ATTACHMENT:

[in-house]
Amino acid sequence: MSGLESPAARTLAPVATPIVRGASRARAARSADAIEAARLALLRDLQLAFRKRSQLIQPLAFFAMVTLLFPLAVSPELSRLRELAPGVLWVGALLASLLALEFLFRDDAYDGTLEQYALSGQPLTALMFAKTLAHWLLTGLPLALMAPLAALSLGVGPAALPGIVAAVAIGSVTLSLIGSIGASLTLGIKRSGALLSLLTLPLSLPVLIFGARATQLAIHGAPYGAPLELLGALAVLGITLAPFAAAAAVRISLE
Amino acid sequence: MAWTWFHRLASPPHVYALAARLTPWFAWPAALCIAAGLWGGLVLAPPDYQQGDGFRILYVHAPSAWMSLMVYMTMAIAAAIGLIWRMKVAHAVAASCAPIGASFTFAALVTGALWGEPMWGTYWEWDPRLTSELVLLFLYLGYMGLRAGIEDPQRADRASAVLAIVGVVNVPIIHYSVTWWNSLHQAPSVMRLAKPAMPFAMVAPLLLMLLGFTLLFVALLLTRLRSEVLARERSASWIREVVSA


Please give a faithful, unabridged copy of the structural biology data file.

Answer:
[in-house]
Amino acid sequence: MSGLESPAARTLAPVATPIVRGASRARAARSADAIEAARLALLRDLQLAFRKRSQLIQPLAFFAMVTLLFPLAVSPELSRLRELAPGVLWVGALLASLLALEFLFRDDAYDGTLEQYALSGQPLTALMFAKTLAHWLLTGLPLALMAPLAALSLGVGPAALPGIVAAVAIGSVTLSLIGSIGASLTLGIKRSGALLSLLTLPLSLPVLIFGARATQLAIHGAPYGAPLELLGALAVLGITLAPFAAAAAVRISLE
Amino acid sequence: MAWTWFHRLASPPHVYALAARLTPWFAWPAALCIAAGLWGGLVLAPPDYQQGDGFRILYVHAPSAWMSLMVYMTMAIAAAIGLIWRMKVAHAVAASCAPIGASFTFAALVTGALWGEPMWGTYWEWDPRLTSELVLLFLYLGYMGLRAGIEDPQRADRASAVLAIVGVVNVPIIHYSVTWWNSLHQAPSVMRLAKPAMPFAMVAPLLLMLLGFTLLFVALLLTRLRSEVLARERSASWIREVVSA